Mission with humility, justice and inclusivity
In a world where understanding of Christian mission is changing rapidly, Bishop Geevarghese Mor Coorilos, moderator of the World Council of Churches (WCC) Commission on World Mission and Evangelism (CWME) explains what new visions the WCC mission statement will bring to the churches.
Coorilos spoke about the mission statement in an interview in Crete, Greece, where the statement was adopted by the WCC Central Committee in September this year.
What is the new mission statement and what does it aim to achieve?
The new WCC mission statement “Together towards life: Mission and evangelism in changing landscapes”, prepared by the CWME, is about seeking vision, concepts and directions for a renewed understanding and practice of mission and evangelism amid changing global landscapes.
Since the integration of the International Missionary Council with the WCC at the New Delhi Assembly in 1961, there has been only one officially approved WCC mission affirmation in 1982. As the global landscape has radically changed since then, a fresh look at the global situation and its implications for mission and evangelism became imperative.
The statement aims at stimulating creative mission reflection and encouraging discernment of action by member churches and related mission agencies of the WCC. It is also expected that the new affirmation will promote a renewed appreciation of the mission of the Trinity (missio Trinitatis), especially the “mission of the Holy Spirit”, the “life-giver”. Differently put, it aims at articulating a fresh understanding of a prophetic missiology that affirms “life” in its fullness, in relation to justice, inclusivity and integrity of creation.
What impact will the mission statement have on the life of the churches?
The new mission affirmation, we hope, will impact the life of the churches in a significant manner as it seeks to address the changed and the changing ecclesial landscape of global Christianity since 1982. Some of the changes that are addressed include a shift of the centre of gravity of world Christianity from the global North to the global South and East, the sweeping influence of neo-liberal economic ideologies, the impact of migration, new forms of oppression of people and the environment, new ways of being churches and the phenomenal rise of Pentecostal and charismatic churches.
This statement will help member churches to make sense of their ecclesial and social milieu from contemporary missiological perspectives. The new mission statement, being creation (life) centric, will challenge churches to assume the role of a “servant” (instead of “master”) of God’s mission, and not to conceive of mission in colonial, expansionist and triumphalist terms. It will also have implications for the way evangelism is practiced by churches as the new mission statement advocates “authentic evangelism” which promotes values of humility, hospitality, justice, inclusivity and the dialogue of life.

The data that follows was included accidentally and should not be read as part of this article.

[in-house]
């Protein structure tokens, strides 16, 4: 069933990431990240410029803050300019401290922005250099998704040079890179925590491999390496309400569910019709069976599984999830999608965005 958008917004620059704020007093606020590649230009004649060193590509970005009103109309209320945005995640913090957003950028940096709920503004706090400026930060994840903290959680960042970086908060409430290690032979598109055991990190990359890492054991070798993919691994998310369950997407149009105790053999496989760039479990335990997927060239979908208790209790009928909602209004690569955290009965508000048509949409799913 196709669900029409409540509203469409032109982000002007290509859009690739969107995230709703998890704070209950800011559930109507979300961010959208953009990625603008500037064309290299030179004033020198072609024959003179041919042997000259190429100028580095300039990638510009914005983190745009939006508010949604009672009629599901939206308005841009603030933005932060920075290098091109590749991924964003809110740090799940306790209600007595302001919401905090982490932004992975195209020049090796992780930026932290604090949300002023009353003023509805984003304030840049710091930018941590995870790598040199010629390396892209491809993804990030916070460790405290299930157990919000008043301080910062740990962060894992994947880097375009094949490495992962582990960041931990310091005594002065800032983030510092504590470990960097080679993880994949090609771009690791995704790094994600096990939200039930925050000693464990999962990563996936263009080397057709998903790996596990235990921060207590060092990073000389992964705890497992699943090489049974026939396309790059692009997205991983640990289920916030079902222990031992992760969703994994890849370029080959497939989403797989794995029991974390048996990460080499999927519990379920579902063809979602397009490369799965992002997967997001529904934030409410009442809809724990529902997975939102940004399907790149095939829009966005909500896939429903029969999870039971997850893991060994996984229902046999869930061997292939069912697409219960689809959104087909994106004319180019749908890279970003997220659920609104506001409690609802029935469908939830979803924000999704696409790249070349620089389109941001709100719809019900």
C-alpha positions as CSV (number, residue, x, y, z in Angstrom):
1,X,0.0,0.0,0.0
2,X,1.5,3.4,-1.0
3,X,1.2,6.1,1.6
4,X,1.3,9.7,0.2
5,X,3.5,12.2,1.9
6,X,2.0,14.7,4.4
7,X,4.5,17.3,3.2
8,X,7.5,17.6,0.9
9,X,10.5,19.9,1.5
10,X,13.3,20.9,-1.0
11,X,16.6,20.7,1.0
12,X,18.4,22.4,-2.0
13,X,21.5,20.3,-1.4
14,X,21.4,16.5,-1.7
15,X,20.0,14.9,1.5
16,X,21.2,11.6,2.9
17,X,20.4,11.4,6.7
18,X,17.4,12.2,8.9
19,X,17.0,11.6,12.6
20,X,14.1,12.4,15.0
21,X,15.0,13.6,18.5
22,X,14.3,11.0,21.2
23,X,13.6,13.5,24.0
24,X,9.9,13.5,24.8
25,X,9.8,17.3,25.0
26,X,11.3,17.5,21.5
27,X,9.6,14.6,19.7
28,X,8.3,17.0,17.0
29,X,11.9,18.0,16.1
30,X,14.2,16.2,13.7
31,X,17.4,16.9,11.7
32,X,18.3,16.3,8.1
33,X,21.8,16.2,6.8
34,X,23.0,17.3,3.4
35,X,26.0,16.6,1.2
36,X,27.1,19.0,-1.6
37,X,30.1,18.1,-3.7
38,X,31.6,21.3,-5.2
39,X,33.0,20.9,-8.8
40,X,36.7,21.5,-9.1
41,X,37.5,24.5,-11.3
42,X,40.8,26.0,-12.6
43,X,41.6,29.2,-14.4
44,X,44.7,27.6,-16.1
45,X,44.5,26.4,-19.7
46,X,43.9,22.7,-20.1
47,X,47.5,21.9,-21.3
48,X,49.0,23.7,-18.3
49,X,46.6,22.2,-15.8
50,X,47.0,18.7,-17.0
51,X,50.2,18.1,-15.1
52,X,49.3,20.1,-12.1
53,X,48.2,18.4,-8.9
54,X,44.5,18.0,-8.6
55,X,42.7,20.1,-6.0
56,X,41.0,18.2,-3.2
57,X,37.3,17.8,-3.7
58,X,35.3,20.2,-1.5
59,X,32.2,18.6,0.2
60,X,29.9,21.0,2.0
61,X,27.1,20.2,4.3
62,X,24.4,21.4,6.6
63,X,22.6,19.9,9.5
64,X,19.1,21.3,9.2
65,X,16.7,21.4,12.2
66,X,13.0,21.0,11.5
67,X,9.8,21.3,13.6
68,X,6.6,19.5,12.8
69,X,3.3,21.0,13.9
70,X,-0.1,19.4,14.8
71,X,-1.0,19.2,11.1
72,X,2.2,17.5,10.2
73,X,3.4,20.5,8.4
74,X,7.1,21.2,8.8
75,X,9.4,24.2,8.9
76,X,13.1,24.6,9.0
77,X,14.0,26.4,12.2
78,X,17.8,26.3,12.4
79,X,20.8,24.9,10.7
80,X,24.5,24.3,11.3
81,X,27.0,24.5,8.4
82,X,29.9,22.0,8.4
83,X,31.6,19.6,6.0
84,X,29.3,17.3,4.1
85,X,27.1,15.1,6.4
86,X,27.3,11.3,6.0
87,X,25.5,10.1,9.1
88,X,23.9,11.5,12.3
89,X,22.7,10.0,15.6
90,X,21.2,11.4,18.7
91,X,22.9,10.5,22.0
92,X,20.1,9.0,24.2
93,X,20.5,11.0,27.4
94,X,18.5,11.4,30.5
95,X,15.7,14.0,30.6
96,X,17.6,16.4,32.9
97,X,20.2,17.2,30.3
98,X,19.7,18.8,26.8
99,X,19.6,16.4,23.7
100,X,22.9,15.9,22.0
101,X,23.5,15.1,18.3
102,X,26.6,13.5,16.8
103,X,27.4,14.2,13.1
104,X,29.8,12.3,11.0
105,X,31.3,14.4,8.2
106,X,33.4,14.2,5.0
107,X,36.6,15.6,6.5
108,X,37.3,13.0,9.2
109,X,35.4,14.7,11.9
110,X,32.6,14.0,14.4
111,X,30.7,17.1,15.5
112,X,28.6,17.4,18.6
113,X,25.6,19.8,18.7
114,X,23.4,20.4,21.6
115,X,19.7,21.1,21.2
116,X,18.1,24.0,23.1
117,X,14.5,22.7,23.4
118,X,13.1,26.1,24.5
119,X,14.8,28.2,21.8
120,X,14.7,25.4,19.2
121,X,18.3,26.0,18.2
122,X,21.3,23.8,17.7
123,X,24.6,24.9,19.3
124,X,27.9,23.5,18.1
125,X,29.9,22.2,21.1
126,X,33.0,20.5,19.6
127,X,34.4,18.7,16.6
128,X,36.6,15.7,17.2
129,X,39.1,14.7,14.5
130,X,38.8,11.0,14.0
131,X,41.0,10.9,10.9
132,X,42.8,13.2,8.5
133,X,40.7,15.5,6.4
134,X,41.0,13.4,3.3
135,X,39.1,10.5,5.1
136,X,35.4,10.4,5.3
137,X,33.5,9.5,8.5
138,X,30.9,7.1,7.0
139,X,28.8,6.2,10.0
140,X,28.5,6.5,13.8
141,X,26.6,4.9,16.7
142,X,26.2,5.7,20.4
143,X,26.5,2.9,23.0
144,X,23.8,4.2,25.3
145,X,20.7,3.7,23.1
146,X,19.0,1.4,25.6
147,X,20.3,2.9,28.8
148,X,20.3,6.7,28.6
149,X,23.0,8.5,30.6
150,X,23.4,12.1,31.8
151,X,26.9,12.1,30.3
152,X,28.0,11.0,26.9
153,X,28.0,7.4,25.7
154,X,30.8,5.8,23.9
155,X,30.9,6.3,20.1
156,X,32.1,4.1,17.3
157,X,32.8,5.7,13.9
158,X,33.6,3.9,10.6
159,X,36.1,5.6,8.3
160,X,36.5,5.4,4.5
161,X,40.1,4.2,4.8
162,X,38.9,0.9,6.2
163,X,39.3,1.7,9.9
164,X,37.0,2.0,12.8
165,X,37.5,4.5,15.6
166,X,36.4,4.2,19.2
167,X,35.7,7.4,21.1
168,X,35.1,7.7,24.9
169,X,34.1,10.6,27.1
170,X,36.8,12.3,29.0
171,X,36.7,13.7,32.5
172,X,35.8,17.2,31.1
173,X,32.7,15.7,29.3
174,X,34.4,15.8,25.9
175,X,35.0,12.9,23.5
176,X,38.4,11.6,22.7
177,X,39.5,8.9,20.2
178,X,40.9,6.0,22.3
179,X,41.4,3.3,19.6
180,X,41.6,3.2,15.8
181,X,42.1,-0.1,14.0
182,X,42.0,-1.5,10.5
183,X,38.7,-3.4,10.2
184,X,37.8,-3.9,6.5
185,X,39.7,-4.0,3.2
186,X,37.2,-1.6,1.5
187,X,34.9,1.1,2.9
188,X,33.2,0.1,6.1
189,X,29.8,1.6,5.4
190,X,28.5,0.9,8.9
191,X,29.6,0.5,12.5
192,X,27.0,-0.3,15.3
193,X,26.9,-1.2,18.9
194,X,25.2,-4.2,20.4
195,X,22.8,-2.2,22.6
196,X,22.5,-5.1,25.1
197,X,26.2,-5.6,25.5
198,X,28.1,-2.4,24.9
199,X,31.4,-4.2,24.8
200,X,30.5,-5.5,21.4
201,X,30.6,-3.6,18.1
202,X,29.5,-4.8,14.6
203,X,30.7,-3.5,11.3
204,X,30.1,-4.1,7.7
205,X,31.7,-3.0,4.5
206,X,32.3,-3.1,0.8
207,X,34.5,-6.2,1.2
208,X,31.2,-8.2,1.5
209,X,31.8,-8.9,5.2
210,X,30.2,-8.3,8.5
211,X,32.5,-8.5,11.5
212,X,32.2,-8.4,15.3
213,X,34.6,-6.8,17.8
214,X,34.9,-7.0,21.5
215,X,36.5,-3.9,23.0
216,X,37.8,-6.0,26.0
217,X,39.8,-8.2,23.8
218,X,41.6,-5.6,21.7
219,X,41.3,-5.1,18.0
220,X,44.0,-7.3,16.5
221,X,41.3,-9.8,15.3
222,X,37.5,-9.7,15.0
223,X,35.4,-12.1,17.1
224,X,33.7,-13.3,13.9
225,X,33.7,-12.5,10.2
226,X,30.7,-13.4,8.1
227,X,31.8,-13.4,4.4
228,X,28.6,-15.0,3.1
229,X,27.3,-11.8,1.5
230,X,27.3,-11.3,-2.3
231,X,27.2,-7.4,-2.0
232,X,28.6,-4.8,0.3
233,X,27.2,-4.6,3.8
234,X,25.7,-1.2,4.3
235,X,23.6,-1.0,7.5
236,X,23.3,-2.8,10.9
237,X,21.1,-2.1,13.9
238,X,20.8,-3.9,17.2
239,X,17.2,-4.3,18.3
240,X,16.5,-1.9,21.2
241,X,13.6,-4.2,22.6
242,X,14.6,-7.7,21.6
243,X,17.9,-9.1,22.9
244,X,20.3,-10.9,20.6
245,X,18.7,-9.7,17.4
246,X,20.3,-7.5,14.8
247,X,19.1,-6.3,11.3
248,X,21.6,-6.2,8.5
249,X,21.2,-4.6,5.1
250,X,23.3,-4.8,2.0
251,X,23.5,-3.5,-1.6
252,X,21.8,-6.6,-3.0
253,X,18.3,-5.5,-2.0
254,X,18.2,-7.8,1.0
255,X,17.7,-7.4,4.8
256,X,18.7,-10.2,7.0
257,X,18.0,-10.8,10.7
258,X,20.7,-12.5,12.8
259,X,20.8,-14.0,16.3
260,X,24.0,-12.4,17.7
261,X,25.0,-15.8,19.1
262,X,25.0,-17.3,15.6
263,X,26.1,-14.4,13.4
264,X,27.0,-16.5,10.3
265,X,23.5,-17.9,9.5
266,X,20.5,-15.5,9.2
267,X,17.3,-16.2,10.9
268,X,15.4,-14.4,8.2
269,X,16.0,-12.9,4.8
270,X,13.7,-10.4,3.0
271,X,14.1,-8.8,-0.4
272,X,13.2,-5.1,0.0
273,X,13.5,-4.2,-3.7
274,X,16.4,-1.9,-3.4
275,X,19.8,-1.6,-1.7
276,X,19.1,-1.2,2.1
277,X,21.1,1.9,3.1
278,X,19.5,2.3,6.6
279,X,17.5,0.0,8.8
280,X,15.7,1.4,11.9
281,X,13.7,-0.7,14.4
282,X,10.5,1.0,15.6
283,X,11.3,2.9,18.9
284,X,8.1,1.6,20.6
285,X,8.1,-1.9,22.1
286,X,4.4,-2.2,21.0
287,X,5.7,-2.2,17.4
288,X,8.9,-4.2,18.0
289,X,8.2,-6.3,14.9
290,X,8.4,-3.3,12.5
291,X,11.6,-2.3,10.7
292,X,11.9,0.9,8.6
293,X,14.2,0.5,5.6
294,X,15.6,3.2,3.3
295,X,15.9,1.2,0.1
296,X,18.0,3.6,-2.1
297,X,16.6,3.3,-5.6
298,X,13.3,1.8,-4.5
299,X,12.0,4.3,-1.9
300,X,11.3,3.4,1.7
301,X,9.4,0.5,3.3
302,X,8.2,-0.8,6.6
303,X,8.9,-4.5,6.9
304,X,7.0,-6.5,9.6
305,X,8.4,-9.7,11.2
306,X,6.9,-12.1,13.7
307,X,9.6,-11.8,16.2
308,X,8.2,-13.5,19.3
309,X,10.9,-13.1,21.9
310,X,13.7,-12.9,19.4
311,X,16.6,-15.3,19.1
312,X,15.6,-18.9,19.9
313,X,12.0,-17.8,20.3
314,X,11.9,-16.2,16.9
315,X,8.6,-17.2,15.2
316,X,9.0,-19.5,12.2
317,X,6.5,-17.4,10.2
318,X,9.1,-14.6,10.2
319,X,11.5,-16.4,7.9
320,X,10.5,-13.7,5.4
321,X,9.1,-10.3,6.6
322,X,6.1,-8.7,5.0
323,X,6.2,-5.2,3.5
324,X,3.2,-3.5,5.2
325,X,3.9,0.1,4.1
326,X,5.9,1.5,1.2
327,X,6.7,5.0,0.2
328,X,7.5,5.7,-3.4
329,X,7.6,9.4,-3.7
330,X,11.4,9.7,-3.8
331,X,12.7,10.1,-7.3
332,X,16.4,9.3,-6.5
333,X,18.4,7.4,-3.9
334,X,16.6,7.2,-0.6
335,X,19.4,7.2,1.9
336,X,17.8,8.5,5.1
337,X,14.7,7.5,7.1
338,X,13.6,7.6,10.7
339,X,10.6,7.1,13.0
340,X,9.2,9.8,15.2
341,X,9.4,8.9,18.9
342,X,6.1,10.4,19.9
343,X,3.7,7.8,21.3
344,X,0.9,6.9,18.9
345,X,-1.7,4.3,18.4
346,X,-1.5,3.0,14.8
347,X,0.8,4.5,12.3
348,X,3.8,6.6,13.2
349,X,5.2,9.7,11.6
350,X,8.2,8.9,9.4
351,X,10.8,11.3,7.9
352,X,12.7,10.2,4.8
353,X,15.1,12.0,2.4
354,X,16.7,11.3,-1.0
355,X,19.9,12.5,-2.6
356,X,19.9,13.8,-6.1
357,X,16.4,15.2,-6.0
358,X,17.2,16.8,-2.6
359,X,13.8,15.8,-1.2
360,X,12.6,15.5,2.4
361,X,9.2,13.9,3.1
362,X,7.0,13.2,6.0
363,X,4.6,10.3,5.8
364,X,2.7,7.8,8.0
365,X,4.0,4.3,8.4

The statement has been translated in many languages. The CWME will also prepare study guides that can be used for training missionaries and evangelists by member churches, affiliated bodies and mission agencies. In fact, we are encouraged by the enormous attention the new mission statement has already received from various quarters, including member churches.
The CWME will also ask member churches and affiliated mission bodies to share in ways of reflecting and implementing the statement in their local contexts. The reflections and follow up actions on the statement will be shared in the International Review of Mission before the Busan Assembly.
Why is emphasis on “mission from the margins” important?
The section “Spirit of liberation: Mission from the margins” figures at the very centre of the new mission statement. This is hugely important as “mission from the margins” is indeed one of the defining features of the statement. What makes the new mission statement distinct is the affirmation of the agency of the marginalised in mission. It is mission “from the margins”, not mission “to the margins”, not even mission “at the margins” where the poor and the marginalised are treated as objects of charity.
This missiology further claims that the people at the margins have a special gift to distinguish life affirming forces from life negating ones. They are placed in a unique position “to see what is out of position from the view of people at the centre”. The statement advocates justice, solidarity and inclusivity as the key expressions of mission from the margins.
The prophetic dimension of the statement also lies in its outright rejection of the idolatry of Mammon in a world of free market economics. This is a missiological affirmation where the hitherto “receivers” of mission reclaim their status as agents and initiators of mission and in this sense the new affirmation is ground breaking.
What contribution does the mission statement make to the theme of the WCC’s Busan Assembly?
Well, there is so much in common between the emphasis of the new mission affirmation and “God of life lead us to justice and peace”, the theme of the Busan Assembly of the WCC. The thread that binds the two is their life-centric focus. Life as promised by God in Christ, life in its fullness, presupposes justice, peace and integrity of creation.
The Busan Assembly theme and the emphasis of the new mission statement seek to advance the concept of “life” understood in this holistic manner. We believe that the assembly theme in many ways is “missional” in its call and direction. Therefore, the mission statement with its profound theological reflections on a “mission of life affirmation” is also offered as a contribution from CWME to the WCC assembly.
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